Transition Team Announces Lobbyist Hiring Restrictions

Posted November 11, 2008 at 2:39pm

Updated 4:57 p.m.

After months of speculation, President-elect Obama’s transition team on Tuesday formally laid out its own hiring rules, barring lobbyists from working on any “fields of policy” in which they have lobbied during the past year.

The rules also prohibit people from lobbying the Obama administration for a year on any matters in which they worked while on the transition team.

During the presidential race, the Obama campaign said it would not hire registered lobbyists in any future administration unless they had taken a two-year leave of absence from lobbying issues on which they wanted to work.

At a press conference Tuesday after the transition rules were announced, transition team co-chairman John Podesta reiterated the two-year “lookback” for lobbyists who want to work in the future administration.

“One year for the transition, [a] two-year lookback for people going into service in government was appropriate,” he said.

Asked whether that policy would not exclude a lot of talented people, Podesta replied: “That’s a commitment the American people expect.”

Under the rules announced Tuesday, federal lobbyists are also prohibited from any lobbying while they are working for the transition.

“President-elect Barack Obama has pledged to change the way Washington works and curb the influence of lobbyists,” Podesta said. He called the transition hiring rules “the strictest and most far-reaching ethics rules of any transition team in history.”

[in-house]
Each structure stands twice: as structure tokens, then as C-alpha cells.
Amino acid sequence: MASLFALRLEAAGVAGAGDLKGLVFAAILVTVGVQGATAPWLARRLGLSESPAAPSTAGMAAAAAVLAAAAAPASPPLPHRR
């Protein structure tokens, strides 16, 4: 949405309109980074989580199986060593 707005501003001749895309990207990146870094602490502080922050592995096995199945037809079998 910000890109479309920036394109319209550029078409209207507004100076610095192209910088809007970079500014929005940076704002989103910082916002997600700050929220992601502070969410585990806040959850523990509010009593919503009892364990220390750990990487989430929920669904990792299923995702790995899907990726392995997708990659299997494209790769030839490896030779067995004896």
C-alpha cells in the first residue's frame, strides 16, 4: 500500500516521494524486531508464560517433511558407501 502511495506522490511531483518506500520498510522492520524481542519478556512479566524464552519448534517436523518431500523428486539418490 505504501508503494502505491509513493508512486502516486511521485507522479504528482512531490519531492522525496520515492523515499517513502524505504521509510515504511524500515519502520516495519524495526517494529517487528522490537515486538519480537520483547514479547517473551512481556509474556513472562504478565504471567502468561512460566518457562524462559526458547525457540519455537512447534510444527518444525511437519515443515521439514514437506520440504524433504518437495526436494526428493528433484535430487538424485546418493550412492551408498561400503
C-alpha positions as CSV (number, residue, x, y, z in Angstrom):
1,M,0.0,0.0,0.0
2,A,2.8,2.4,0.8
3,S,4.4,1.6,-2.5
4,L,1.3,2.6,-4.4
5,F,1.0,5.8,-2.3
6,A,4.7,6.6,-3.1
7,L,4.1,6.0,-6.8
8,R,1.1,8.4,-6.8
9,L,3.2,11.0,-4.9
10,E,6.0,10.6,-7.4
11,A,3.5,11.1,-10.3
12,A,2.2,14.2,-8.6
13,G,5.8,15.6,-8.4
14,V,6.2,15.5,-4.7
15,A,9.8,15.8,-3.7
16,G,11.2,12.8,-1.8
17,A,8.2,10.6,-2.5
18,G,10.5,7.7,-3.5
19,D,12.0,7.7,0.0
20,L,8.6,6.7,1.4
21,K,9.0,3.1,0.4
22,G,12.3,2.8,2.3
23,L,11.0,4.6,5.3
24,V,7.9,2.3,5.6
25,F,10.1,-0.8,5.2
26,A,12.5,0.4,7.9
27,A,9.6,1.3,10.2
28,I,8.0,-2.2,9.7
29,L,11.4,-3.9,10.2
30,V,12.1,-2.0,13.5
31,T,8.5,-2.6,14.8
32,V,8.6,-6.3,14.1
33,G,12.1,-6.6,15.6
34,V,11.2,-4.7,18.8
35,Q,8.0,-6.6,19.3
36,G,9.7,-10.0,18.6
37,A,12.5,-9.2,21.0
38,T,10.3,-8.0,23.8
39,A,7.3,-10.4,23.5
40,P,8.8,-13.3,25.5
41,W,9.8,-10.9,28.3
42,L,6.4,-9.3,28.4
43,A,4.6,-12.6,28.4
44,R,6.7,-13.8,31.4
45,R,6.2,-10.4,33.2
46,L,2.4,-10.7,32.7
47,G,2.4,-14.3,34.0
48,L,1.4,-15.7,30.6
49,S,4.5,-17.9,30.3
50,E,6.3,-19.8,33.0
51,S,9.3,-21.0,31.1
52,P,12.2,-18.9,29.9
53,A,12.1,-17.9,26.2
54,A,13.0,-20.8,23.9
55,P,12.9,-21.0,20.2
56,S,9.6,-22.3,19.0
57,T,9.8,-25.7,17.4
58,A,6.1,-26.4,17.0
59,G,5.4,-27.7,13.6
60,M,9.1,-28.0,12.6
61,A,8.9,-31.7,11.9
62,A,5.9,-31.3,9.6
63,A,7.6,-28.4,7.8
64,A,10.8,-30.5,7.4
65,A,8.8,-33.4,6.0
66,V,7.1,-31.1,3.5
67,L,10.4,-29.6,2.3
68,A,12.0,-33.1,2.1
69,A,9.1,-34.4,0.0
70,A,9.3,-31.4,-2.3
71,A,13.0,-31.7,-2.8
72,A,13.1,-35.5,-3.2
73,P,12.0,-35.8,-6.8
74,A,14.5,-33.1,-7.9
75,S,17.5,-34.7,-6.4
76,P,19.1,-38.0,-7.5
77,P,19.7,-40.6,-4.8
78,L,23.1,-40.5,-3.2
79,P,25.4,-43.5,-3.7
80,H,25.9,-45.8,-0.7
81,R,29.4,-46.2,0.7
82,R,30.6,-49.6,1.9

The transition team is also implementing a strict gift ban similar to what now exists in Congress and will not allow lobbyists to financially contribute or raise money for the transition effort, Podesta said.

Podesta said about $5.2 million of the transition’s expected $12 million budget has been appropriated by Congress. The rest will be provided by individual contributions that would be capped at $5,000.

Along with lobbyists, neither political action committees nor corporations would be allowed to contribute to the transition, Podesta said. Lobbyists, he said, would most likely also be banned from contributing to the inauguration.

“I anticipate that the restrictions on financial contributions will — particularly the ones regarding federal lobbyists — will be maintained for the inauguration,” Podesta said. “I don’t want to leave any confusion about that point.”